BMW FIND YOUR Latest model BMW 7 Series

Cars like the BMW 7 Series.............

don’t sell in big numbers and that’s okay. While the 7 Series – like its chief rivals the Mercedes S-Class and Audi A8 – tends to be bought by or for well-off business people, these models are as much about showing off what each company can do in terms of luxury, safety and equipment as they are about the actual car itself.
Other Model :BMW 5X , BMW 3X, BMW M4

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That’s only half the story, though, because many owners and users of the 7 Series will spend much of their time in the back seats, being wafted around by a driver up front. For those of us lucky to enjoy such a station, the back seats of the 7 Series are up there with the best.

You can have a standard rear bench seat, of course, but those after the full first-class experience may wish to go for the two individual seats, complete with massaging function. BMW will also extend the 7 Series’ wheelbase for you; the letter ‘L’ in the model’s name denotes this option, and it makes the back even more palatially spacious.
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It almost goes without saying that whichever setup you go for, the 7 Series is one of the more quiet and accomplished motorway cruisers you can buy today, only being beaten in its class by the Mercedes S-Class – and it’s a close-run thing.

As well as all this comfort, the 7 Series also showcases what BMW can do in terms of fuel-efficiency and performance. The BMW 725d kicks off the range, but the most popular model is the 3.0-litre diesel BMW 730d. It can return 60mpg and goes from 0-62mph in just 6.1 seconds, which are decent enough figures for any car, let alone one the size of the 7 Series.

If that’s not frugal enough, the petrol-electric 740e hybrid returns a claimed 134.5mpg, while its low CO2 emissions mean it attracts a rock-bottom 7% Benefit-in-Kind rate for company-car drivers.

Other options include the more powerful (yet still reasonably economical) BMW 740d diesel, as well as the BMW 740Li, BMW 750i and BMW M760Li petrols – although these are rare choices due to their higher fuel consumption and tax obligations; the 6.6-litre M760Li, for example, returns just 22mpg – but in fairness, the rest of the petrol engines use roughly half as much fuel as that.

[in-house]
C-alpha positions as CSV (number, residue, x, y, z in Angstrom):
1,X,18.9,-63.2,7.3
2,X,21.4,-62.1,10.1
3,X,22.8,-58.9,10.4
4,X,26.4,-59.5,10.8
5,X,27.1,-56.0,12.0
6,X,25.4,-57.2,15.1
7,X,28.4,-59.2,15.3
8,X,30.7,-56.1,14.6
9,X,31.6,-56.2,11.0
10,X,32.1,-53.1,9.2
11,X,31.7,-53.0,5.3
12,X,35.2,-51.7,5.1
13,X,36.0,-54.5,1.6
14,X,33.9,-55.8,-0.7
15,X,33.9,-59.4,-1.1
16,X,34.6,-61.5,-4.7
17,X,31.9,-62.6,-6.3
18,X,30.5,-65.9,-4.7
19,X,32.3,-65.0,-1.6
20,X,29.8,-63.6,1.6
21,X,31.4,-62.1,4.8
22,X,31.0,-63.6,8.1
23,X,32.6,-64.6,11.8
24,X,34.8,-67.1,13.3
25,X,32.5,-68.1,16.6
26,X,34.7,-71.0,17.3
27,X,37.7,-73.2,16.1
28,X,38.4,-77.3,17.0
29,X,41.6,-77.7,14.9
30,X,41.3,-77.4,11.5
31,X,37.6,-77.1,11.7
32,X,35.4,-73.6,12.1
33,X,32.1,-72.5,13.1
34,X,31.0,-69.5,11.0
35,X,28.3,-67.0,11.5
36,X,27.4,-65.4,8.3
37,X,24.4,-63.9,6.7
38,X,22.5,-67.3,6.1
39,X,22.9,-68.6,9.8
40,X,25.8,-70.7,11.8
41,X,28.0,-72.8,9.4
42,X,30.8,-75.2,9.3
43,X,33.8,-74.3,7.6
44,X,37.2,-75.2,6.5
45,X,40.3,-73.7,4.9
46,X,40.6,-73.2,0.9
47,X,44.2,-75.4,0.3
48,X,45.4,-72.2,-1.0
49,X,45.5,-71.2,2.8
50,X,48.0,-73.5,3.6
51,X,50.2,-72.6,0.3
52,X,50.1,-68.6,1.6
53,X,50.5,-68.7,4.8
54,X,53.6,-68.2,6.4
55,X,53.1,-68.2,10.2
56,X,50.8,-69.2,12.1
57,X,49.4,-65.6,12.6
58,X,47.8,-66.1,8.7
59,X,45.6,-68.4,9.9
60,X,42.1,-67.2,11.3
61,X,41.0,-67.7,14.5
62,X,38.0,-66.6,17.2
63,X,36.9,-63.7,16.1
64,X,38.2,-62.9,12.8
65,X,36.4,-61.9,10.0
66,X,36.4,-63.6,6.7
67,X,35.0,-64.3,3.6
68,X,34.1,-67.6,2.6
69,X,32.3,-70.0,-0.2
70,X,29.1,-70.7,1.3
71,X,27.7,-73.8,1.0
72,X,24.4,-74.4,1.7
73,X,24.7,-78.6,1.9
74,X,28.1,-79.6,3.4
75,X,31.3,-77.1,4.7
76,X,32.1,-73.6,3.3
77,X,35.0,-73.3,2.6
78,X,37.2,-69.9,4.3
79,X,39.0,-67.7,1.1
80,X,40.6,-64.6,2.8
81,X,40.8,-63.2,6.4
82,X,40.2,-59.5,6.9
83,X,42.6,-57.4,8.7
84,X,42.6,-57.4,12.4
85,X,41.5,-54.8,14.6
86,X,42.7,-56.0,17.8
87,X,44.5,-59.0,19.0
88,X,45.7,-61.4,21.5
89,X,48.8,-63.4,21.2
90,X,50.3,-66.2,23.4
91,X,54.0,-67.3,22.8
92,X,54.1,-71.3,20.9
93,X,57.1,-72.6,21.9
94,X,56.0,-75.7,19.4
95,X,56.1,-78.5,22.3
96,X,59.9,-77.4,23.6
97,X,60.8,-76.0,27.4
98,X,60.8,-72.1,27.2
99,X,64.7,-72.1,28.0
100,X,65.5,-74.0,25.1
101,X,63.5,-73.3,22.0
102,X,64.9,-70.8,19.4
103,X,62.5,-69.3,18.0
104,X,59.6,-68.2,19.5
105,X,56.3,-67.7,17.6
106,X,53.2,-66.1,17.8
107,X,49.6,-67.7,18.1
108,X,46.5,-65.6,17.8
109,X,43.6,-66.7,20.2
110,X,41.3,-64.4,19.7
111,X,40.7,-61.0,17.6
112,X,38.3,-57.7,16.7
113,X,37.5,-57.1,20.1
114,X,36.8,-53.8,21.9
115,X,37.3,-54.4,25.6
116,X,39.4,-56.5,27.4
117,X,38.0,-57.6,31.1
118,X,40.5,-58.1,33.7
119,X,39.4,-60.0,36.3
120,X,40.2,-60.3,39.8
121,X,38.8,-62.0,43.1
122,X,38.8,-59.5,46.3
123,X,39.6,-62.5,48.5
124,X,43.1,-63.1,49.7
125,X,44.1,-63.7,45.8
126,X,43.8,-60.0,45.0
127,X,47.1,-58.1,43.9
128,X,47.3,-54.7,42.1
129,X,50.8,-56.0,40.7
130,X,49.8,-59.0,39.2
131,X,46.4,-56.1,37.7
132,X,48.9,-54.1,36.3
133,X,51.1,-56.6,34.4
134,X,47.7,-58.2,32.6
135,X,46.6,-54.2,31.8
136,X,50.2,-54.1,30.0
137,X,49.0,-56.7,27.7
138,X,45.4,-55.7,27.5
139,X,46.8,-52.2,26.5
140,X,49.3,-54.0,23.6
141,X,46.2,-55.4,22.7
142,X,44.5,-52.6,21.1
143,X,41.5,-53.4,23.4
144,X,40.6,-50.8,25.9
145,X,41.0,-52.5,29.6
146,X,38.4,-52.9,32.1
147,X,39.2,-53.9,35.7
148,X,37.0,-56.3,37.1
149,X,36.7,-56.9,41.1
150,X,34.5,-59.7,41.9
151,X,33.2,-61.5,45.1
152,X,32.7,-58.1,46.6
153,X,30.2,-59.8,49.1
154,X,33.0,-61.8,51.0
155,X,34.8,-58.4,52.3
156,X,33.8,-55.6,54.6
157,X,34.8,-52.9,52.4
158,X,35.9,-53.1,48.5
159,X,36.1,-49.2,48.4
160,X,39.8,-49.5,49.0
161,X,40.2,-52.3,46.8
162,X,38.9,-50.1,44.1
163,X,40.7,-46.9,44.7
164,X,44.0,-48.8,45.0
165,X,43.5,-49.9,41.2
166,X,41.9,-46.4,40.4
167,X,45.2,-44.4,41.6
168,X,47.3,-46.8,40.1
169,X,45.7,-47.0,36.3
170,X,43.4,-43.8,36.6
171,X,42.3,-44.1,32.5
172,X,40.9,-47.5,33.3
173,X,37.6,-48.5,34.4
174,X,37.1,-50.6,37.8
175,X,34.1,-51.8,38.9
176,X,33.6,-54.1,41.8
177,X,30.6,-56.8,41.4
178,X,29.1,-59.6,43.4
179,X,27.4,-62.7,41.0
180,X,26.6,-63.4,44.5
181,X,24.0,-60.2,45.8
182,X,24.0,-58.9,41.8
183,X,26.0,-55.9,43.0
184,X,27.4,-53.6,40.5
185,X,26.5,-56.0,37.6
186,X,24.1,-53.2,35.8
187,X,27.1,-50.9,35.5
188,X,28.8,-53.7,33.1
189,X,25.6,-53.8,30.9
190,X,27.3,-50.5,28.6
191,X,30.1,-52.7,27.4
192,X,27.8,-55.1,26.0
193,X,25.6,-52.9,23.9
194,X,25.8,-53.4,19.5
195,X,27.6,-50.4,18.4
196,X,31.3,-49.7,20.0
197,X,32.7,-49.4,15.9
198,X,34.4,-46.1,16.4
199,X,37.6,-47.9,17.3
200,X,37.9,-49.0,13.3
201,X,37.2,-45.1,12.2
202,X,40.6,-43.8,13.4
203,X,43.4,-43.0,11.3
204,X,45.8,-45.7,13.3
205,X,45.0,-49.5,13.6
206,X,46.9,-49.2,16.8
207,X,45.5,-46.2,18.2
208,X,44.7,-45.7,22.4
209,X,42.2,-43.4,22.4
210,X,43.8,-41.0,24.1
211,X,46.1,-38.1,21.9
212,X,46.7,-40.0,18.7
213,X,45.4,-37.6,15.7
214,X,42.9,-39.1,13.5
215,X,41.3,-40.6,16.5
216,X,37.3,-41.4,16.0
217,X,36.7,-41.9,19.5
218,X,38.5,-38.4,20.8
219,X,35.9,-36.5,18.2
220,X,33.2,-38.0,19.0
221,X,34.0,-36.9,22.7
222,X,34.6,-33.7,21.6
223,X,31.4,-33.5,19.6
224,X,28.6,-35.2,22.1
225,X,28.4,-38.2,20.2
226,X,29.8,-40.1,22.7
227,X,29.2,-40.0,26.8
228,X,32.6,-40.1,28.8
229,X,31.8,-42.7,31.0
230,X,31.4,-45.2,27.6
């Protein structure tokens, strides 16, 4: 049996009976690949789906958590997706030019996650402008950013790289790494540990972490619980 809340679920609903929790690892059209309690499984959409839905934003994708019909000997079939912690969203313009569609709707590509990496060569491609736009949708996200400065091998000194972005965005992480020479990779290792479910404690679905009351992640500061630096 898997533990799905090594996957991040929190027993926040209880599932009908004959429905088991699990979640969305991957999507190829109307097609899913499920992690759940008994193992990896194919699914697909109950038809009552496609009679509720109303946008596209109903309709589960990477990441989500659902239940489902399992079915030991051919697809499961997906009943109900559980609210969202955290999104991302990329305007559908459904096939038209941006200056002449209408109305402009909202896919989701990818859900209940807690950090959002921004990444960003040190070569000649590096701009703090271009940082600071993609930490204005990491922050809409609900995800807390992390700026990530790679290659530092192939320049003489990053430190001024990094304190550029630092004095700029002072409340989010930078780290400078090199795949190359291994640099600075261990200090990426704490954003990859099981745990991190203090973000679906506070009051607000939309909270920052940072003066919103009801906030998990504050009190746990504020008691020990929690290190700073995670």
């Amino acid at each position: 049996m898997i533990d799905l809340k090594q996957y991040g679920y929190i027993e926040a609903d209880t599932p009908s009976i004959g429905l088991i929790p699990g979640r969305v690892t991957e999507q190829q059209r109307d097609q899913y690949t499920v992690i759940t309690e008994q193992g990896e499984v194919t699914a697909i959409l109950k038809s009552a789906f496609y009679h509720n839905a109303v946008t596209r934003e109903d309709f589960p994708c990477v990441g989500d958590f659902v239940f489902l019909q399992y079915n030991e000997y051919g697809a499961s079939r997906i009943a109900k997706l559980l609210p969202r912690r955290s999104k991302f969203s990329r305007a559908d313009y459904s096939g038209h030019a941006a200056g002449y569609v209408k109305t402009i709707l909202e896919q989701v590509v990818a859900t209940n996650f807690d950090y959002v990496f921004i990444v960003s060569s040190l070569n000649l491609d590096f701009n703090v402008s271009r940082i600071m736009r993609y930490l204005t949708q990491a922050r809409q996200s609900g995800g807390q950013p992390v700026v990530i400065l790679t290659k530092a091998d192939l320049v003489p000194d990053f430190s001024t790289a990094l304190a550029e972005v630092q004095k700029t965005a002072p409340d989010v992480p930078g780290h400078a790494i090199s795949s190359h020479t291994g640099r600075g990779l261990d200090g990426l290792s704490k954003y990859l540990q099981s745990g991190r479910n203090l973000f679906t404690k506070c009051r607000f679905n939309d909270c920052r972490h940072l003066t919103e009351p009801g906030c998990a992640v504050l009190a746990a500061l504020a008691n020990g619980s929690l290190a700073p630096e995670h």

All petrol and diesel BMW 7 Series models will attract road tax of £140 a year, but due to their plus-£40,000 asking prices, an additional surcharge of £310 a year for the first five years of ownership also applies, bringing the annual bill to £450 during that period. The exception to this rule is the 740e hybrid, which qualifies for the slightly lower rate of £440.

As you may be able to tell by now, equipment in the 7 Series is generous and its chief designer has proudly stated there isn’t a single piece of black plastic visible anywhere inside. All cars have soft Napa leather seats (heated all-round), an automatic gearbox and BMW’s ‘Display Key’, which boasts its own 2.2-inch LCD colour touchscreen.

You can adds thousands, or even tens of thousands of pounds to the 7 Series’ price by adding options like the wheelbase extension and individual rear seats mentioned above (together they come in at around £8,000). A natty self-parking system, xDrive four-wheel drive and tablet computers for the rear seats are other options, while Exclusive and M Sport trims make things even plusher or sportier for about £1,500 and £5,000, respectively.

If you want to spend as much money as possible on a 7 Series (and have as much fun as possible, too) the BMW M760iL xDrive packages four-wheel drive together with a 602bhp twin-turbo V12 engine. This makes it the fastest car BMW currently offers and, at over £130,000, the most expensive.

The 7 Series doesn’t sell in large enough numbers to have featured in our 2016 Driver Power customer satisfaction survey, nor has it been put through Euro NCAP’s crash tests. Reassuringly, though, the 7 Series feels incredibly well built, and also features some very advanced safety equipment. This includes a system that automatically sits occupants upright if it senses an imminent collision.
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